N2Performance.com - The Automotive Performance Professor, Jim McFarland
Diagnosing a
Clogged or Partially
Restricted Exhaust

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Pro Tips

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Locating Oil Screen Pick-Up

When installing an oil pan, make sure the oil screen pick-up is a minimum of 3/8" off the bottom of the pan, but no more than a 1/2".

Finding Elusive Vacuum Leaks

With the myriad of vacuum lines and hoses found on contemporary vehicles, it’s often difficult to locate pesky vacuum leaks. Also, after servicing or installing induction system parts {manifolds, carburetors, TBI or MPFT systems}, vacuum leaks can impair engine idle quality, throttle response and fuel economy. PMAG mechanics do the following: With the engine idling, squirt small amounts of “quick start” {ether} from an atomized can near any suspected leaks…or even areas where you suspect a leak might be. If the engine changes speed {typically an rpm increase}, you’ve found the leak. Take caution not to spray any of the “quick start” near the engine’s air inlet because any change from applications to this area are not leak-related, and will certainly increase rpm.

Diagnosing a Clogged or Partially Restricted Exhaust
This involves drilling a small hole {typically 1/8-inch o.d. maximum} in the exhaust pipe ahead of the suspected part {catalytic converter or muffler}. Insert a probe connected to a pressure gauge that can read positive pressure {a two-way vacuum gauge works well} into this hole. Bring engine rpm up to a cruise speed {2500-3000 rpm} and note the pressure indicated. Readings on the order of 5 inches are considered acceptable, but if they reach the range of 10-15 inches, chances are good an abnormal restriction exists. When the test is complete, a small pipe plug or self-tapping metal screw will plug the hole, especially when used in conjunction with some form of high temperature epoxy.

Identifying Restricted Radiator Cores
Bring the engine up to operating temperature. With the engine still running, slowly pass your hand around and in close proximity to the radiator core. Unless the surface is excessively hot, actually touching the surface is preferable. Temperature of this surface should be relatively uniform, over the entire radiator core. Any areas that appear noticeably cooler suggest regions where coolant is not circulating, thereby reducing radiator surface temperature. This condition often manifests itself as operating engine temperatures slightly higher, but not necessarily to excess, than normal radiator core temperature.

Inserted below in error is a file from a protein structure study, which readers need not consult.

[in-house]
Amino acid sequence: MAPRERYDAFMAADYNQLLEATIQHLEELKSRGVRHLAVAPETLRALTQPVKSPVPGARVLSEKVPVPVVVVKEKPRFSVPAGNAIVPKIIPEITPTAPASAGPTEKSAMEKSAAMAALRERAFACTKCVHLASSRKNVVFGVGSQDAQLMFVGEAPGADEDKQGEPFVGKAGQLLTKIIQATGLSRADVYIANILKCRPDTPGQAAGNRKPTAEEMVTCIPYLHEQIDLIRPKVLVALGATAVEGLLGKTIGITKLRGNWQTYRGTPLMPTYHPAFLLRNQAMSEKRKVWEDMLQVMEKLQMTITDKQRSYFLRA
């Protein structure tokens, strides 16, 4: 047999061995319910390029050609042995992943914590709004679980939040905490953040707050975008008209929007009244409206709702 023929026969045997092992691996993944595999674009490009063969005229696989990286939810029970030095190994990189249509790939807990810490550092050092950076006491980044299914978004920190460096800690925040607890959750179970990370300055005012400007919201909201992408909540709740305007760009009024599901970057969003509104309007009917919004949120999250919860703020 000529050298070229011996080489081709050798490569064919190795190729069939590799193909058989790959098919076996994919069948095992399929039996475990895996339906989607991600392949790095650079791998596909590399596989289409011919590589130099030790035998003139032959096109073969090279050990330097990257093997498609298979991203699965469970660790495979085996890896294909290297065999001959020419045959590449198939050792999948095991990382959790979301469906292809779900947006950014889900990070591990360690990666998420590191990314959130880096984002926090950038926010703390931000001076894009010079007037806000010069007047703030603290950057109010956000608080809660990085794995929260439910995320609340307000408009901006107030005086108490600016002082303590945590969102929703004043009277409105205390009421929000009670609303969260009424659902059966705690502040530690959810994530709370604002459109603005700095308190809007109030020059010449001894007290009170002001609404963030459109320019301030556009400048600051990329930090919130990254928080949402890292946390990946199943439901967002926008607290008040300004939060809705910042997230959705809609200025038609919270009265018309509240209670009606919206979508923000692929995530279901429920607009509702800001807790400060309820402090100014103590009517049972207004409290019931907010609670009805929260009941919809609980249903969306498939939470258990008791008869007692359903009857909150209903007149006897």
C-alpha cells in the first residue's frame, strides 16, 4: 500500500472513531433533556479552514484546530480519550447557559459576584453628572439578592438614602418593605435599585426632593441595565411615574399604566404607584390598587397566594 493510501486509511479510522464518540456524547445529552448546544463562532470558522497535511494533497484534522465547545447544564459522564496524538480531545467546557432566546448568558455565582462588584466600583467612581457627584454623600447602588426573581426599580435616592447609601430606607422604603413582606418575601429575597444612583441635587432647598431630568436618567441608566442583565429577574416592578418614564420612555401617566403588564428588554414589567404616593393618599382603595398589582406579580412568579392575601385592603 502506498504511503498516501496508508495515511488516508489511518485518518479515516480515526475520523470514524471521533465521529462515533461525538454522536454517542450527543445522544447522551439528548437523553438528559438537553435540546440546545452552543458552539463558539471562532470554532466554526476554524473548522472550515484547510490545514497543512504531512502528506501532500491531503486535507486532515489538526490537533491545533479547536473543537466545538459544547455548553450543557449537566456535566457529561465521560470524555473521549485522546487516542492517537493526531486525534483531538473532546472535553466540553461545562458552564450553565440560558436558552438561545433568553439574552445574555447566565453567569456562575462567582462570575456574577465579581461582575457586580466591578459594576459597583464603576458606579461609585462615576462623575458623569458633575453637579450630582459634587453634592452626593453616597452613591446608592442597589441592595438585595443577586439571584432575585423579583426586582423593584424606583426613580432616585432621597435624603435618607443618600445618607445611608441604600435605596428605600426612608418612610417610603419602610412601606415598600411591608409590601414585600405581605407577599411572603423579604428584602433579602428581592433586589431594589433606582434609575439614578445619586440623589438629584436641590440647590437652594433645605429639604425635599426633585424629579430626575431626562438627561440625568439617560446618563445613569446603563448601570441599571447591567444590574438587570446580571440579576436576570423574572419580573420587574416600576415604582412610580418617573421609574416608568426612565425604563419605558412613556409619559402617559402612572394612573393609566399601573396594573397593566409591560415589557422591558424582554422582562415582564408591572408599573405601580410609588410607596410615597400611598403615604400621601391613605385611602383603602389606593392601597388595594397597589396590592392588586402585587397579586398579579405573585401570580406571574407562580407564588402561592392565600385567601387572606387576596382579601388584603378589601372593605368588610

Diagnosing for Leaking Cylinder Head Gaskets
Aside from unusually high coolant temperature {this condition can be one of gradual increases over time}, bring the engine to operating temperature and check for bubbles in the coolant system…viewed through the open radiator fill neck. Short “blips” of the throttle should increase the intensity and size of any bubbles present. Another check involves running the engine, at operating temperature, for about two minutes at fast idle or cruise rpm. Allow the engine to cool and remove all spark plugs. Starter-crank the engine to observe any coolant displaced out the plug holes.

Tracing Air Flow Around Air Scoops or System Inlets
This check is usually applicable to racing or otherwise high demand driving conditions. Using regular-grade white grease, form small “tufts” of grease around the air entry. The shape of such “tufts” should resemble small Hershey candy “kisses.” Perform the type of driving for which the measurement is intended; e.g., a quarter-mile acceleration, etc. Examine the “tufts” to see how their shape has changed. For example, the grease will tend to relocate in the direction of airflow, while the extent of “smear” created relates to air flow velocity. This same test can also be used to determine the presence {or absence} of air around intended inlet points.

Diagnosing “Noisy” Serpentine Belts
Many times, these belts become embedded with dirt and other residue that finds its way into the grooves of these belts. And because serpentine belts are relatively expensive, the following method of service often works well. Simply remove the belt, reverse it, and scrub it {with a stiff bristle brush} in a solution of water and liquid dish soap. Allow the belt to dry before reinstallation.

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